In his first published novel, Comment faire l'amour avec un nègre sans se fatiguer (1985), Dany Laferrière fights against history and writer's block by revisiting, using, and abusing the common places of the relationship between the white woman and the black man. The writing is blatantly presented via a sexual act - the encounter of the black male with the white female - and is of jouissance, which, through multiple voices, makes the female a bearer of history. Thus, along with the story, history writes itself on the blank page, this being possible only because, as Balzac once wrote to Madame Hanska, woman and paper are both white matter that can bear anything. The woman's whiteness is restrictive; she has to be as white as the paper, and as enduring. Everything is possible with paper, and woman, just like paper, becomes the place of all promises. The question is however not about the domination of the white woman, but rather about defeating inhibition through her. As such she is the way to vanquish the page blanche, at once the blank page (writer's block) and the inhibiting white literature of the Western world. The Nègre, the ghostwriter, now gets to write in his own name.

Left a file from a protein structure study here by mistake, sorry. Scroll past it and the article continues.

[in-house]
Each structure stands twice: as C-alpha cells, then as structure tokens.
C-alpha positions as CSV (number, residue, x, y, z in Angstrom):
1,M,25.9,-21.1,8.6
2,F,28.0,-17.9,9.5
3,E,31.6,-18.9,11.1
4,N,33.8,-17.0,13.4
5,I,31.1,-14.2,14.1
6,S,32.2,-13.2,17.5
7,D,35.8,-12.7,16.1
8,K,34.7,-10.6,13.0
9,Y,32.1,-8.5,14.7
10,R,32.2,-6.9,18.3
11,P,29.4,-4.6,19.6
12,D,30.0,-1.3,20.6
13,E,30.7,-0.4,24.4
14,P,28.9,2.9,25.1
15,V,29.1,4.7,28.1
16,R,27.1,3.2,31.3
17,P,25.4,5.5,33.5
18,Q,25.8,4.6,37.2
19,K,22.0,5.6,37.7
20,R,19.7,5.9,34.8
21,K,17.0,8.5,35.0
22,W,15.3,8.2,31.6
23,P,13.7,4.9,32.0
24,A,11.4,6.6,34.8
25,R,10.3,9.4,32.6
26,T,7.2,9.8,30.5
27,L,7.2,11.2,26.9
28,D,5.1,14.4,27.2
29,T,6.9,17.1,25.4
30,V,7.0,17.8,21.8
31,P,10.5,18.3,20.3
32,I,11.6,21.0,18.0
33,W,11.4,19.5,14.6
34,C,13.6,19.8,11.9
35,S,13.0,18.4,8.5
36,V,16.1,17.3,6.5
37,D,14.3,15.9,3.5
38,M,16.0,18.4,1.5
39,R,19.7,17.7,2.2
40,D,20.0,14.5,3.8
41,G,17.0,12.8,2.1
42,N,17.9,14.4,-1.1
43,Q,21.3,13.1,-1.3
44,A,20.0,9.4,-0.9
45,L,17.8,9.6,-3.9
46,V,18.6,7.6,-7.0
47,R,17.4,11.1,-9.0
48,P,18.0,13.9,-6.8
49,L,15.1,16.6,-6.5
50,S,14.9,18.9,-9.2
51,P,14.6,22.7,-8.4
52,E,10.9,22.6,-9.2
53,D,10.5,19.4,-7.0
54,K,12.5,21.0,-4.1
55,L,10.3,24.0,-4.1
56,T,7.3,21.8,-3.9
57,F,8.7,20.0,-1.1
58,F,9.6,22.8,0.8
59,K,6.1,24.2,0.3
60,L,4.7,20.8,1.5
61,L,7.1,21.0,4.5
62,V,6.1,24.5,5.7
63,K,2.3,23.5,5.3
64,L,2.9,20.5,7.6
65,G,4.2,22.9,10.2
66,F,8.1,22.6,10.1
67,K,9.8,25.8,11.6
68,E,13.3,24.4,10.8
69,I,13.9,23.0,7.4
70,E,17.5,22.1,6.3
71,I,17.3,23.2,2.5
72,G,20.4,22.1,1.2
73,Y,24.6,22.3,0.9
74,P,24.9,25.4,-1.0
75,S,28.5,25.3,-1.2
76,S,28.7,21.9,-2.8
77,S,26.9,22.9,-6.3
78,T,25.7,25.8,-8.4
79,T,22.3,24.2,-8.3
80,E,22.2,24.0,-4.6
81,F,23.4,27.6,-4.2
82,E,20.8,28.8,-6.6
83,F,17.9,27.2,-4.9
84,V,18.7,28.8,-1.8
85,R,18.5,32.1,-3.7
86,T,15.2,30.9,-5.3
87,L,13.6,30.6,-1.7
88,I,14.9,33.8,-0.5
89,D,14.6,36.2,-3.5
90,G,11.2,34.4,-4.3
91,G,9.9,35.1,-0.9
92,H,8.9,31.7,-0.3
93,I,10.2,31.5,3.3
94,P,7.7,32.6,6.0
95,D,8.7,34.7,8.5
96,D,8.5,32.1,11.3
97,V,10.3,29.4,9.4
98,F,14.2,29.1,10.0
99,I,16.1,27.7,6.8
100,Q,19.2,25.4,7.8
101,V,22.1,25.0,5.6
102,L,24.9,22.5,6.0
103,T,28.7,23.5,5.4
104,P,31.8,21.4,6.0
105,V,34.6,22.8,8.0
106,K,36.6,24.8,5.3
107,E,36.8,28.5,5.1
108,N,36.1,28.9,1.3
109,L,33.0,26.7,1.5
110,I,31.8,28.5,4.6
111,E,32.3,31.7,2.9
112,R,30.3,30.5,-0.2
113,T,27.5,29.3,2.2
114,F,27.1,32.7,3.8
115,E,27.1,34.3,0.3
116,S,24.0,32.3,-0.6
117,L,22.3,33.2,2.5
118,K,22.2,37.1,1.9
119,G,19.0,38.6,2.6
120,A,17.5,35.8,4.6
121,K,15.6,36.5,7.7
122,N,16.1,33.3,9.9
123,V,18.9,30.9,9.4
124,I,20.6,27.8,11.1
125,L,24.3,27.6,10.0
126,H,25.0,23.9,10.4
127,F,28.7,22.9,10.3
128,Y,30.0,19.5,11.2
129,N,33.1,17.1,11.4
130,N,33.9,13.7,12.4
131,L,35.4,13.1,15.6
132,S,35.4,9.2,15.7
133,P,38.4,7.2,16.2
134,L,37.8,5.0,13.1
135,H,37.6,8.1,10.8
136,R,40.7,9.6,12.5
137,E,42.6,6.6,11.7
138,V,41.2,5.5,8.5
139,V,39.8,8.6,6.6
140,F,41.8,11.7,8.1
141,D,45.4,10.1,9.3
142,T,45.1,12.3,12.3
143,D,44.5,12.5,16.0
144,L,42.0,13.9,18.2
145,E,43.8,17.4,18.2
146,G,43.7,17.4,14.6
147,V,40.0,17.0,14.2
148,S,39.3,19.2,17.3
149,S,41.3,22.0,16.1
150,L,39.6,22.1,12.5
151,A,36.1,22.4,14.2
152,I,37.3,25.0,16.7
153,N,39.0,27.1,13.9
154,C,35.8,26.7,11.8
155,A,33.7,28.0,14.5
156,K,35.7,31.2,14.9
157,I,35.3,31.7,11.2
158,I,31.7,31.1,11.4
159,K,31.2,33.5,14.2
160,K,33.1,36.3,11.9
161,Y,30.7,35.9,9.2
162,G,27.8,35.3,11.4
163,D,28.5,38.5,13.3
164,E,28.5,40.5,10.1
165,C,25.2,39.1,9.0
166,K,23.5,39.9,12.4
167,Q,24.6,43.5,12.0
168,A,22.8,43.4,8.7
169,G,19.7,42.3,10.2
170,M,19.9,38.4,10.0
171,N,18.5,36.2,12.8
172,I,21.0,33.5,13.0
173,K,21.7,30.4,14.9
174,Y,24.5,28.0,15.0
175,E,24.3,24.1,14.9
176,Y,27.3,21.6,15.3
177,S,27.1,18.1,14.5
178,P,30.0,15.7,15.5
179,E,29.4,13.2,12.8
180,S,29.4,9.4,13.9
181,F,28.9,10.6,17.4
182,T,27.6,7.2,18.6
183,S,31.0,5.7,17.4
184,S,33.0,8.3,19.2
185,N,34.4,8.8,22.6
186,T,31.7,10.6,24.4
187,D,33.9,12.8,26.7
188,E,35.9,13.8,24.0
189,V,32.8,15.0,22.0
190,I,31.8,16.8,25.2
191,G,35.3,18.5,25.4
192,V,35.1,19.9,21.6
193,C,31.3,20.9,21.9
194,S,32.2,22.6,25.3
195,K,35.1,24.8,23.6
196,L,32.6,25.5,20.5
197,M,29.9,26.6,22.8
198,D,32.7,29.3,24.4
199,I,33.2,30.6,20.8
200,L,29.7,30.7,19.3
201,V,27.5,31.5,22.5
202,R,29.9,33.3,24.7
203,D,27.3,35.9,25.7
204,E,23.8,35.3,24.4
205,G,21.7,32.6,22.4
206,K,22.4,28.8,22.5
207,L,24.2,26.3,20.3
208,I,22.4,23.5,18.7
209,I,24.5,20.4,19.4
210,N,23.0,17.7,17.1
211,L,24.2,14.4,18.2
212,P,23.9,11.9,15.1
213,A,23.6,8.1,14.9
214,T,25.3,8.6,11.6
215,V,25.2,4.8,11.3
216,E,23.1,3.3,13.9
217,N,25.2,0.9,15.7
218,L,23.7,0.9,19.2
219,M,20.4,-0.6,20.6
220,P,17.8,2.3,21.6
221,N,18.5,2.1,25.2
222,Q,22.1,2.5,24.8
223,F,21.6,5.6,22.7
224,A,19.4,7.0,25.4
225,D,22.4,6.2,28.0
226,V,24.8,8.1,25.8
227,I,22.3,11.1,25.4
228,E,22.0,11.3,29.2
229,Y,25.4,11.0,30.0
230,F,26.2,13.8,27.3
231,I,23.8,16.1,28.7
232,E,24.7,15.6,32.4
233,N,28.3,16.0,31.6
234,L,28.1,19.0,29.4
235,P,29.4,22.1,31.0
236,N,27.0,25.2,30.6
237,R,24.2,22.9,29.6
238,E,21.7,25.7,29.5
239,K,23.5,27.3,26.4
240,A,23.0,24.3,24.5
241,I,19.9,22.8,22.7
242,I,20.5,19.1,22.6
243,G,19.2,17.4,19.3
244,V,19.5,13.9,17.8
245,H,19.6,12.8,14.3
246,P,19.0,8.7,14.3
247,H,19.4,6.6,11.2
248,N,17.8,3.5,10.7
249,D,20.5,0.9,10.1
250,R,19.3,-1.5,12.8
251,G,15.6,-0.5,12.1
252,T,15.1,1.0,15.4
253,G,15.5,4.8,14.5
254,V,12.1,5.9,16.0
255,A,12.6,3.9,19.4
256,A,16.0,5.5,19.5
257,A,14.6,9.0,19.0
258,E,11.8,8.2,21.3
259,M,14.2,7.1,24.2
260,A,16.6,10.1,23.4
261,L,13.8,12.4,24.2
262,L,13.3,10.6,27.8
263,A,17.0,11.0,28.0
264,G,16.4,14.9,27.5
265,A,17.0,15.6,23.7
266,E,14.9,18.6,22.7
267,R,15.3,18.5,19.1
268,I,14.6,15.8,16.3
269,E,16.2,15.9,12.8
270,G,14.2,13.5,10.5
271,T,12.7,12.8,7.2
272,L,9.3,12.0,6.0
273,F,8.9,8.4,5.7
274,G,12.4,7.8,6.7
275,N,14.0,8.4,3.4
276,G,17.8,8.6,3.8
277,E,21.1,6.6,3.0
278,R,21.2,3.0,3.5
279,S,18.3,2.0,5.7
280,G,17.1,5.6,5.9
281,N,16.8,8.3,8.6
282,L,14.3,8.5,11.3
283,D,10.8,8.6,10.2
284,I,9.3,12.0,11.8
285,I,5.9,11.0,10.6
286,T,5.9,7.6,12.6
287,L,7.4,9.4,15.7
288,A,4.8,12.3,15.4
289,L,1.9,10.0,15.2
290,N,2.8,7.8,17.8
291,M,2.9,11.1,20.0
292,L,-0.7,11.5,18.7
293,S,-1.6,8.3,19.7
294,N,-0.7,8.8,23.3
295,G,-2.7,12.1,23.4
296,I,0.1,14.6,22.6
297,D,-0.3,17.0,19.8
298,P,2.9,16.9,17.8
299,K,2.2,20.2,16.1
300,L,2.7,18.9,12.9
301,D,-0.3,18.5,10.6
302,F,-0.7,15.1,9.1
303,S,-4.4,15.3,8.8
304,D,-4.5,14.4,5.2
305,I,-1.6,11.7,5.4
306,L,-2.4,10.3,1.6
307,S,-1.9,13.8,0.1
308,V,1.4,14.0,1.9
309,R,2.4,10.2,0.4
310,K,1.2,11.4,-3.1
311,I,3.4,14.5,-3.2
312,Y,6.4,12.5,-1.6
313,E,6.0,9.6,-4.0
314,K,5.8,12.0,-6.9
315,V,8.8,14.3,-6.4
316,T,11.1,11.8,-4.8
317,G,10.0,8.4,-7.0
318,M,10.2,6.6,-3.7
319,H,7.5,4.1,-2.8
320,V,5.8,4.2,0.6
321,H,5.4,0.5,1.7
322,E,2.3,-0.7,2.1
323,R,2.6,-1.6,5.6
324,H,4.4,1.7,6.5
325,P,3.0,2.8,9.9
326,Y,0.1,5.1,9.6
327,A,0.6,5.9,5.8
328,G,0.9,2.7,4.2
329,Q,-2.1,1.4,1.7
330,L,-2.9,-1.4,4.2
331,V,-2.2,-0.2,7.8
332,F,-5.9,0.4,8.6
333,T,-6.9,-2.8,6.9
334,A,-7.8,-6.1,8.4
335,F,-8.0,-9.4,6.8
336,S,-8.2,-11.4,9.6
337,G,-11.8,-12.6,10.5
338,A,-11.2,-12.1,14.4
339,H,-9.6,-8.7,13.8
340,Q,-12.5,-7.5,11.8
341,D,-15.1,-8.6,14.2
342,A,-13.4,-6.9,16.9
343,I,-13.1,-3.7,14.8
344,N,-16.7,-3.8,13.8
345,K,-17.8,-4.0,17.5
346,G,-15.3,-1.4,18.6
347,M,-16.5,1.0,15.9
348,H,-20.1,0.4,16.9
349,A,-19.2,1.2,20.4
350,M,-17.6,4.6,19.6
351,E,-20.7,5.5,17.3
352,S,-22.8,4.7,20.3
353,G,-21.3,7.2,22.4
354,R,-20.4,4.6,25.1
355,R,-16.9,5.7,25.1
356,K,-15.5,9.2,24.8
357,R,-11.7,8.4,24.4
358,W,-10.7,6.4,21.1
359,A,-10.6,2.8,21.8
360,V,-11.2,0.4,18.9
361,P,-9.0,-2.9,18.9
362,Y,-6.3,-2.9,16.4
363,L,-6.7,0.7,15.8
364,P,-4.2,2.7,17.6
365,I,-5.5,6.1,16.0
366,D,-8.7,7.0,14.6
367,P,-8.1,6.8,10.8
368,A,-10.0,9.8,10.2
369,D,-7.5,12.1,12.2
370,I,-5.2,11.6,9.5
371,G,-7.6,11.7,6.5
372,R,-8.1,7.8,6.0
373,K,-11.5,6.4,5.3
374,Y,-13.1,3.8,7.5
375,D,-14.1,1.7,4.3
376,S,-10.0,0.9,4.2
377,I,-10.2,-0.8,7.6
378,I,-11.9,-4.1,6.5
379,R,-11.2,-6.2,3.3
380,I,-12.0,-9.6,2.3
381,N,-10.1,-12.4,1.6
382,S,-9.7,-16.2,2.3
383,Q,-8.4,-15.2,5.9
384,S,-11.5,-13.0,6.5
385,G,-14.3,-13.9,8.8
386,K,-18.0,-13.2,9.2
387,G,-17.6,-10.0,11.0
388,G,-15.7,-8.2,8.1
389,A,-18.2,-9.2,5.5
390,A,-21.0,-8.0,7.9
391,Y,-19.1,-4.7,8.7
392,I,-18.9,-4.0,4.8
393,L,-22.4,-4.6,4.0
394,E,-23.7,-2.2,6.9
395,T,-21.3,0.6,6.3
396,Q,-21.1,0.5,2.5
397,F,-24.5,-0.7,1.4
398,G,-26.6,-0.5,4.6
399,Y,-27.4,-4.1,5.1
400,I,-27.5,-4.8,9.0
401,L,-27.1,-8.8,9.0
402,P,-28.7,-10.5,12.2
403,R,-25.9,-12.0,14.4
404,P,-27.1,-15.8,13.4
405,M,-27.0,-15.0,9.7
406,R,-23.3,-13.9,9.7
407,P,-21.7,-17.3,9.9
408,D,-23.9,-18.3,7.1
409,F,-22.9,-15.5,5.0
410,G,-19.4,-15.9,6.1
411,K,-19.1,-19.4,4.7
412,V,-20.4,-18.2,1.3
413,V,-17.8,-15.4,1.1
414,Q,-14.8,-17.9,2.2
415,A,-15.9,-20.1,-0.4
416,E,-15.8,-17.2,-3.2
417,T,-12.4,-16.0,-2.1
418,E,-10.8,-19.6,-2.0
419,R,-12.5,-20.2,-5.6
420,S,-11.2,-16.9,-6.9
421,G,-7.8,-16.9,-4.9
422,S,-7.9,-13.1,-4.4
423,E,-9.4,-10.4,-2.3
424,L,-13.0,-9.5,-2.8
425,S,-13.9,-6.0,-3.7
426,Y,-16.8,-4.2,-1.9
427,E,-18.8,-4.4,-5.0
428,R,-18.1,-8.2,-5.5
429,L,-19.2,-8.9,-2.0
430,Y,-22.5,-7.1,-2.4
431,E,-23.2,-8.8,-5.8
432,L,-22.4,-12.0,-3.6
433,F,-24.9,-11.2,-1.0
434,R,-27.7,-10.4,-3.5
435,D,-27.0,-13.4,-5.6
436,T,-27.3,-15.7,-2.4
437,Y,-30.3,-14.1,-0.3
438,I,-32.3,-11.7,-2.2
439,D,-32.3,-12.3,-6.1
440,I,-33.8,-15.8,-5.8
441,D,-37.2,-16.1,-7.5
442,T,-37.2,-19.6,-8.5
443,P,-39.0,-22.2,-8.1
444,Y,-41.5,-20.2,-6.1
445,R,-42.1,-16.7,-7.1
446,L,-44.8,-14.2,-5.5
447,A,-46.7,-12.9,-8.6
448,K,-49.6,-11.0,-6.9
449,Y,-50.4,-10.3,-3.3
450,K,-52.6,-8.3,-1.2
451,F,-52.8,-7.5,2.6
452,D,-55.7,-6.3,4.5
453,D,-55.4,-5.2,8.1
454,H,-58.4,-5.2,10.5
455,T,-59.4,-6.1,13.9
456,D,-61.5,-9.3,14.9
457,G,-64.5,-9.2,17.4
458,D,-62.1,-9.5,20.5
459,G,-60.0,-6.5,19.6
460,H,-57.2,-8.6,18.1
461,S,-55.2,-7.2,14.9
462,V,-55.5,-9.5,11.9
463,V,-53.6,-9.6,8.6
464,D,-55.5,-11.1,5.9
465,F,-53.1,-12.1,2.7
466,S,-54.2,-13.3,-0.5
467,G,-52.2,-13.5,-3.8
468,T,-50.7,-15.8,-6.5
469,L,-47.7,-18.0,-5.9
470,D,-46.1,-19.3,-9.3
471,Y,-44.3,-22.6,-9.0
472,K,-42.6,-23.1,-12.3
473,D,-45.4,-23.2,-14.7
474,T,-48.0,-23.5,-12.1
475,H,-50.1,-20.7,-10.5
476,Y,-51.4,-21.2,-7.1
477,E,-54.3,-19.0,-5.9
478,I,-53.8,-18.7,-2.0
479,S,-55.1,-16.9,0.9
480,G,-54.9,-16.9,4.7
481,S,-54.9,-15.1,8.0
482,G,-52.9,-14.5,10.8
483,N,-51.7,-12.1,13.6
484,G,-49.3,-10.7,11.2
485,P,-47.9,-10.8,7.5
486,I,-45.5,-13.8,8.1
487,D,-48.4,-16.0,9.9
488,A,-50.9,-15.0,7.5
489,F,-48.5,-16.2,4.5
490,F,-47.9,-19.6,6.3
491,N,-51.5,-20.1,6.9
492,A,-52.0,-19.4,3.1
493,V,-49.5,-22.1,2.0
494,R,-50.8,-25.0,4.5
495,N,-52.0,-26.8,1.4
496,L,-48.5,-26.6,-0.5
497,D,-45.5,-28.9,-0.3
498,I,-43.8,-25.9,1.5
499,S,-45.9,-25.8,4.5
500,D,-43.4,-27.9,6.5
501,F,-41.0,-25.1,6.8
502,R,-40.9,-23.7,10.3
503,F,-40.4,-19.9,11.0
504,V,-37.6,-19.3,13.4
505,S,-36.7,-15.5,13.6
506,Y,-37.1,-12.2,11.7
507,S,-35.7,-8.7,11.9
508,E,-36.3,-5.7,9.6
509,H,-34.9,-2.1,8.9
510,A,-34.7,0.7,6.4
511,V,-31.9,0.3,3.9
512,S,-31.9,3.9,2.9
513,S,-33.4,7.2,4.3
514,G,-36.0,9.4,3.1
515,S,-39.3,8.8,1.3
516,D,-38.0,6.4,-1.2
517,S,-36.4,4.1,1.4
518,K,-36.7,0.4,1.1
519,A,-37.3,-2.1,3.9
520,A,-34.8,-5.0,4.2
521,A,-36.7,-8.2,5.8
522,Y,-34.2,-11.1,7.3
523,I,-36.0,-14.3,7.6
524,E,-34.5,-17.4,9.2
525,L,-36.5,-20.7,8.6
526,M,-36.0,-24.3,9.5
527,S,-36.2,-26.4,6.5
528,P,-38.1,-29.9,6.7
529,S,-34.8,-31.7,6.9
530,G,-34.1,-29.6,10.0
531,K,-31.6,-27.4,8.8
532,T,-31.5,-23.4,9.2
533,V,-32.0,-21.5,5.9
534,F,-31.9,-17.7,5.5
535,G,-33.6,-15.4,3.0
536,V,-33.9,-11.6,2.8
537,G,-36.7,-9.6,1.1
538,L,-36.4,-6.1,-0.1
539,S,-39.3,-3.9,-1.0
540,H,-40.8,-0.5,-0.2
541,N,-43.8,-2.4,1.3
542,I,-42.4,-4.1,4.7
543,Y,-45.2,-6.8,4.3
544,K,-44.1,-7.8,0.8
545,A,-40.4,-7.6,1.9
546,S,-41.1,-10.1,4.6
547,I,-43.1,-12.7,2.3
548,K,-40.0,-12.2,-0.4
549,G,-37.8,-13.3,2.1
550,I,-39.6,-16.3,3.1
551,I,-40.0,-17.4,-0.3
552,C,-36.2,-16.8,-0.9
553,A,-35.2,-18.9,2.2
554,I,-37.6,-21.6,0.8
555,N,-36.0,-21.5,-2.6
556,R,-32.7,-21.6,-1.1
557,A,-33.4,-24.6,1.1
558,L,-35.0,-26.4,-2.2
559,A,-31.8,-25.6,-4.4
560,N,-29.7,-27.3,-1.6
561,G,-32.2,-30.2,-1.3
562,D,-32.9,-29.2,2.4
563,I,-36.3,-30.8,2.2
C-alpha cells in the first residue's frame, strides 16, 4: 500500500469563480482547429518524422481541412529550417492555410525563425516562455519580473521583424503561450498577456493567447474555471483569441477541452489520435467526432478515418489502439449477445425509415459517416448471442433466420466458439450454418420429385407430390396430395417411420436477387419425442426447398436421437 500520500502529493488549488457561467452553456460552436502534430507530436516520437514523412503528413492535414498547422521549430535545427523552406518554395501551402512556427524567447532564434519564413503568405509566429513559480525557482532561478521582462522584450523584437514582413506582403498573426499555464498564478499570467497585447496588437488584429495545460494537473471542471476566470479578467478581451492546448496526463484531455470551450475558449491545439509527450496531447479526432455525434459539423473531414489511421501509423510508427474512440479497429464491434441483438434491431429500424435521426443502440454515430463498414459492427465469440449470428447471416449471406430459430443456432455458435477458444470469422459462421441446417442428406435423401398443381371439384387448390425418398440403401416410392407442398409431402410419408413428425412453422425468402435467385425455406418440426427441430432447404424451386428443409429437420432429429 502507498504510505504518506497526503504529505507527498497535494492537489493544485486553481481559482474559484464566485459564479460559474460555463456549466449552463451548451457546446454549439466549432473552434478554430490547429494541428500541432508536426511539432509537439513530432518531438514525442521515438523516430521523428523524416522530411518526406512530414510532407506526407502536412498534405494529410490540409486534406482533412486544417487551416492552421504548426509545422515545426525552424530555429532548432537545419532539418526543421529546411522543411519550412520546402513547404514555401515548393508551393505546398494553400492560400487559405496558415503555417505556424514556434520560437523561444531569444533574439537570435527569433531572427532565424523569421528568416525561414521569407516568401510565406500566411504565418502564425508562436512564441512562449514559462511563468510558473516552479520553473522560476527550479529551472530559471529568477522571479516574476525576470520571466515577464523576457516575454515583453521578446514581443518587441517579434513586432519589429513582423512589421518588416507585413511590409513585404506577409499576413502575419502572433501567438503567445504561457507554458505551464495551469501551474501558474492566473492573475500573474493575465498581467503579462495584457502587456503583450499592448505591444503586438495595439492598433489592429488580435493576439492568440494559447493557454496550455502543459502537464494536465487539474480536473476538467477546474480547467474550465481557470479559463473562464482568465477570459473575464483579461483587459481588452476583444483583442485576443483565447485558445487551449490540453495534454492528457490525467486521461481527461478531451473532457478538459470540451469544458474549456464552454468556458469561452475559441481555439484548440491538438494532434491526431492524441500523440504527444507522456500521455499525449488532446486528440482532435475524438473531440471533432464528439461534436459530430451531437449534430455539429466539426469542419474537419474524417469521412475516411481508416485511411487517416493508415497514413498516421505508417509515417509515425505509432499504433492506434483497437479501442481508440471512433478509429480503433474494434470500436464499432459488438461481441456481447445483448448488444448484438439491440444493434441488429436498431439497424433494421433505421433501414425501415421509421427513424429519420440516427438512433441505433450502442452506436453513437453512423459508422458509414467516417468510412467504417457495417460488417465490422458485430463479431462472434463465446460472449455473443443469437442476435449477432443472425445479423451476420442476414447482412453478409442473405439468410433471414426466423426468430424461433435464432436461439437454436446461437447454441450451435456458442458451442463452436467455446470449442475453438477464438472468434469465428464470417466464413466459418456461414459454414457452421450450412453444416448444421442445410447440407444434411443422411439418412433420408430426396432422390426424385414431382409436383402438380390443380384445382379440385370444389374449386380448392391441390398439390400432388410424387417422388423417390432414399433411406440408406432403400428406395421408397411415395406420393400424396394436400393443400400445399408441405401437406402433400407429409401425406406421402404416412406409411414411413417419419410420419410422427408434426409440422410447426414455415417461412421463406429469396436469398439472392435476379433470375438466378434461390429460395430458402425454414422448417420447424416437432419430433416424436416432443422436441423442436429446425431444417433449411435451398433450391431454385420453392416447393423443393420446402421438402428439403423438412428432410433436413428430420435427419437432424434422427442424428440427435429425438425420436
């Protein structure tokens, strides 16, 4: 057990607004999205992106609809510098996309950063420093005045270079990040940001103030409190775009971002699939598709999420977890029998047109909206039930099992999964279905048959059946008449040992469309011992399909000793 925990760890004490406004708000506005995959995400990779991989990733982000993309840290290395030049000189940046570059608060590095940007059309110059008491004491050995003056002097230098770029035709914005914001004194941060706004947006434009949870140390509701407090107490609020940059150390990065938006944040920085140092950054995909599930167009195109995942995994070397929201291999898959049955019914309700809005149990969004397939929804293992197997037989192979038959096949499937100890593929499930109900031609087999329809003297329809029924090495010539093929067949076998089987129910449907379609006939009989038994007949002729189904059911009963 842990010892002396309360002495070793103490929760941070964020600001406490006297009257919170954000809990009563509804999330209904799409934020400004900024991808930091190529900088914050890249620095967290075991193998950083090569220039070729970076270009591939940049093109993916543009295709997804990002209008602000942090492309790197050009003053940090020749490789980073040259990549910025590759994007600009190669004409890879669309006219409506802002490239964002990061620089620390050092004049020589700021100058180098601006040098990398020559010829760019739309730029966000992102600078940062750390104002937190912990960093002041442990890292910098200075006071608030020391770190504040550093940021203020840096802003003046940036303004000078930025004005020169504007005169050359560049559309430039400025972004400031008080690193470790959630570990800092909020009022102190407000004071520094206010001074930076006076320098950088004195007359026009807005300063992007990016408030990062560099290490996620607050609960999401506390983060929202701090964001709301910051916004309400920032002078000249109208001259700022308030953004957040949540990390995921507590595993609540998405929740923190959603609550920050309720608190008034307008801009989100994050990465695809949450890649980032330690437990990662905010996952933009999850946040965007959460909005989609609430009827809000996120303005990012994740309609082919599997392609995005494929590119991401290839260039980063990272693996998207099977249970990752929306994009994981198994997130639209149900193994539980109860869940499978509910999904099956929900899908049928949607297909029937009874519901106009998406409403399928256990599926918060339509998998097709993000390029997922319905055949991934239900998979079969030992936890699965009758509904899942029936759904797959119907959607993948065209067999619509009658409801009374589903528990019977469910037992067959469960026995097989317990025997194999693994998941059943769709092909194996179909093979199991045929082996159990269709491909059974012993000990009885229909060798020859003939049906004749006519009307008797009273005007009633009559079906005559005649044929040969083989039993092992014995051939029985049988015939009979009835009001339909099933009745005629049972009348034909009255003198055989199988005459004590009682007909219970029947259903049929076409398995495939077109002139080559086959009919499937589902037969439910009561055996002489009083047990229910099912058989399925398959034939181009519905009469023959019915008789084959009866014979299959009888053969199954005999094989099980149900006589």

Author Orphee GoreSource: French Studies in Southern Africa 2014, pp 49 –67 (2014)More Less
In this article the relation to the real in the writing of Le Clézio is analysed in phenomenological and psychoanalytic terms, both of which are crucial to an understanding of the human imaginary. Drawing primarily on Le Procès verbal, Le Livre des fuites, Désert and Le Chercheur d'or, it is argued that reality, which presents itself as the primordial matrix of leclézian writing, can be seen to derive from a dual structure which in a way conditions fictional representation. If the real object is founded in the lived environment, it is endowed with psycho-sensory modes in which, at the level of the descriptive, the sensory and emotional become fused, amounting to a paradox that underscores the problematic nature of the author's relation to the real. The referential function that Le Clézio presents us with appears, however, to relate far more to the psychic and subjective oriented image-referent than to the physical or somatic object. As a result, the reader gains entry, not to reality, but to its illusion, having moved from a presentation (description) to a re-presentation, in other words, the "appearance-as-phenomenon" of the object in question.